The thing that has surprised me about this is how hard it has been for Lemon.  On the one hand, I would say he was clearly ready.  He got the hang of it right away, is proud of his ability to do things in the potty and flush them, and loves his undies.  On the other hand, this process has clearly taken every single little grey cell that he has, and he is EXHAUSTED.  He is using up all of his self-control on mastering the business with the potty, which leaves very little self-control for things like not hitting one's sibling or headbutting one's parents.  He had to take two naps today, and passed out without a peep at bed time.  Hopefully in the coming days, this will become a bit more routine, and he'll get back to his usual self.

I would have thought that so many of the other things that Lemon has experienced in his life would be harder on him than this, but looking at our recent list in retrospect, the only thing that comes close is the gastric emptying study.  I think the other things (being hospitalized, wearing a cast, doing G-tube feeds) are things that we've largely handled for him.  Yes, he's had to go along with it, but those things didn't require as much mental effort on his part.  Potty training, on the other hand, is all on him--we can set him up in an environment where he's likely to succeed, but ultimately he's the one who has to do it. 


Finally, following on Father's Day, a word or two on Papa Bear.  He doesn't get a lot of airtime on the blog but he is an anchor of this family, the most dedicated co-parent I could hope to have.  He has the perfect combination of serious-minded commitment to his kids well-being blended with a playful and imaginative nature that balances out the somewhat relentless realism and pragmatism that the they get from other parental figures in their lives (ahem).  The kids adore him and it's obvious why.  He's the one who invented the Time Tunnel to the Future and the Tickle Tent, the one who's read Lemon the same Richard Scarry books a thousand times over, the only adult male that Lime really trusts, the singer of song parodies and maker of terrible puns that Lemon doesn't quite get yet.  And also payer of bills, filer of taxes, lead wrangler of pharmacy and insurance company, patient watcher of infinite therapy-time YouTube videos, co-napper in chief and hospital supply run guy extraordinaire.  Fathers wear a lot of hats, including those made out of foam alphabet floor tiles, and you wear them all like you were born to it. Happy Father's Day, Papa Bear!

Monday, June 13, 2016

Week 147: Free to be three

On Wednesday, we had an appointment at good old Children's Hospital to take another look at Lemon's arm.  After all the lengthy and sort of uncomfortable imaging tests that he's undergone recently, he was a little hesitant about the x-rays at first, but brightened up considerably when he understood that yes, we were really only taking pictures of his arm, and yes, really only three of them.  Our orthopedist took a look at them and proclaimed Lemon's arm officially healed.  Lemon put his splint in the trash all by himself--surprising the doctor who thought we might be keeping it as a memento. I cannot even begin to tell you how foul, how nasty, how embedded with stench and contagion that thing had become.  No thanks.  We have lots of pictures and they don't emit the aroma of death and Pediasure.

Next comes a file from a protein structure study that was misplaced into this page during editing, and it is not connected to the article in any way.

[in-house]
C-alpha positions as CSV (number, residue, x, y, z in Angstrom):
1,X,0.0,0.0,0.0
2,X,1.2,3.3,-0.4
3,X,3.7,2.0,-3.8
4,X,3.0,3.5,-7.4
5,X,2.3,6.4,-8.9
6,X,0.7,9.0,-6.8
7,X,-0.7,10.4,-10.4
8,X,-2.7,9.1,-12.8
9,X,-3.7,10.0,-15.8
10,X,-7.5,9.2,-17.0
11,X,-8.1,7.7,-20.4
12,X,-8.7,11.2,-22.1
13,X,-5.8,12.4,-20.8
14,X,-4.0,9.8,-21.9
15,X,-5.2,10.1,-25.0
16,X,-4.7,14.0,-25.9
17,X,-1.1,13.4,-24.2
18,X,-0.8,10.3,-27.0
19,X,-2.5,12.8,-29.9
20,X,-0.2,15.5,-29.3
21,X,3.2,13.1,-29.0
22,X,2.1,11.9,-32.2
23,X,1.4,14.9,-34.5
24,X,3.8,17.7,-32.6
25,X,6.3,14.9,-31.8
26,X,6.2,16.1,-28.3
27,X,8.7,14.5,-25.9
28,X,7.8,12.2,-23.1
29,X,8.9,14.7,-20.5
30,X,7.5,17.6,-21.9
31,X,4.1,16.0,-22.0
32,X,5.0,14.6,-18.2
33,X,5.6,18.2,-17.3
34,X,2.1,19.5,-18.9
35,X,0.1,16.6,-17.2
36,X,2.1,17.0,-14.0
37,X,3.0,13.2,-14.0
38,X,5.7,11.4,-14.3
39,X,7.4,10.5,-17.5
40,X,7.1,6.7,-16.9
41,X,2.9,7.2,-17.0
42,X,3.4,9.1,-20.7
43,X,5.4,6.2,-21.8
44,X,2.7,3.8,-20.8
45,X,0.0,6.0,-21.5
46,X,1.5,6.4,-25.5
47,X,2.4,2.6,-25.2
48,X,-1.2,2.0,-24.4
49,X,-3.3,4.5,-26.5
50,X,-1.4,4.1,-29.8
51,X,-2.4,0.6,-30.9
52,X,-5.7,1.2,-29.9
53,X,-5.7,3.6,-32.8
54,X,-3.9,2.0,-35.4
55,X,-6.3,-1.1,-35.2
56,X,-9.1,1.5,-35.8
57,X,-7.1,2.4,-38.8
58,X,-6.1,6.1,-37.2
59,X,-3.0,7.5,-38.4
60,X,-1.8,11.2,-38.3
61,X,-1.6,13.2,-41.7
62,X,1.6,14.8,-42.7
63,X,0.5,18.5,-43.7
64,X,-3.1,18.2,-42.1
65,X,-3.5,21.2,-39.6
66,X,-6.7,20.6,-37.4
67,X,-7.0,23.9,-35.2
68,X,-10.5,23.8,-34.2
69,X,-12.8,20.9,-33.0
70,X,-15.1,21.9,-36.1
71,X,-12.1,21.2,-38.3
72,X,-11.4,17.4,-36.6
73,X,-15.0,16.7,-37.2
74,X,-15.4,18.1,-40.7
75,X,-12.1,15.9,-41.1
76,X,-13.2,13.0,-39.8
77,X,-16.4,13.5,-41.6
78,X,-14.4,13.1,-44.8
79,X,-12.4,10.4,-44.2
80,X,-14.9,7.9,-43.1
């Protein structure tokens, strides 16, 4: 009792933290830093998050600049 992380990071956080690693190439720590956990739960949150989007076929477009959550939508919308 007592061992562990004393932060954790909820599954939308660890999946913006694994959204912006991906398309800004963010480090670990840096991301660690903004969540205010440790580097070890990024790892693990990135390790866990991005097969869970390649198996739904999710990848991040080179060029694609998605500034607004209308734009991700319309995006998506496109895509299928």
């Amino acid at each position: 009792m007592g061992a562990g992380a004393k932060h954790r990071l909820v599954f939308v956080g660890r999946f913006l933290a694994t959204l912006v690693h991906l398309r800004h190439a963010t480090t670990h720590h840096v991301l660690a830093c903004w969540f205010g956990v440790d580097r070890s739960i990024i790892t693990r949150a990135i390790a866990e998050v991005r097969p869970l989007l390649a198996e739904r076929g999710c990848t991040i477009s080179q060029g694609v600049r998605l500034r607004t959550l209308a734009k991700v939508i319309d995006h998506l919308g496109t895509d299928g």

Thursday was Lemon's last day of 2-year-old nursery school.  I have to say, with the hard year that we've had, school was one highlight.  We had debated quite a bit as to whether to send him because we were worried about what he might catch from the other kids, and we also weren't sure whether at two he was really ready for nursery school.  As it turned out, catching things from the other kids was the least of his concerns this winter, and he absolutely blossomed during his time there, making his first little friends and learning so many important life skills.  I couldn't be happier about our decision to send him, and am already looking forward to the start of his 3-year-old class in September.

I don't know if it was the cast coming off, the arrival of the warm weather, the end of school, or some combination of all of the above, but Lemon basically woke up Friday morning and decided that he was in effect a three year old.  To our chagrin, he's all of a sudden not taking quite so kindly to having a little brother anymore.  Also in the last few days, he's figured out a bunch of new tricks to try and manipulate us, some of them very specific to CF--such as sneakily disconnecting his feeding tube from his belly while he's being put to bed, such that during his story the formula that's supposed to be getting pumped into him gets pumped all over his sheets instead, necessitating a big production of stripping the bed, wiping down the waterproof mattress cover, and remaking the bed.  Or, if he is awake and lonesome during the night, pinching or kinking the feeding tube, which causes the feeding pump to alarm and bring someone running.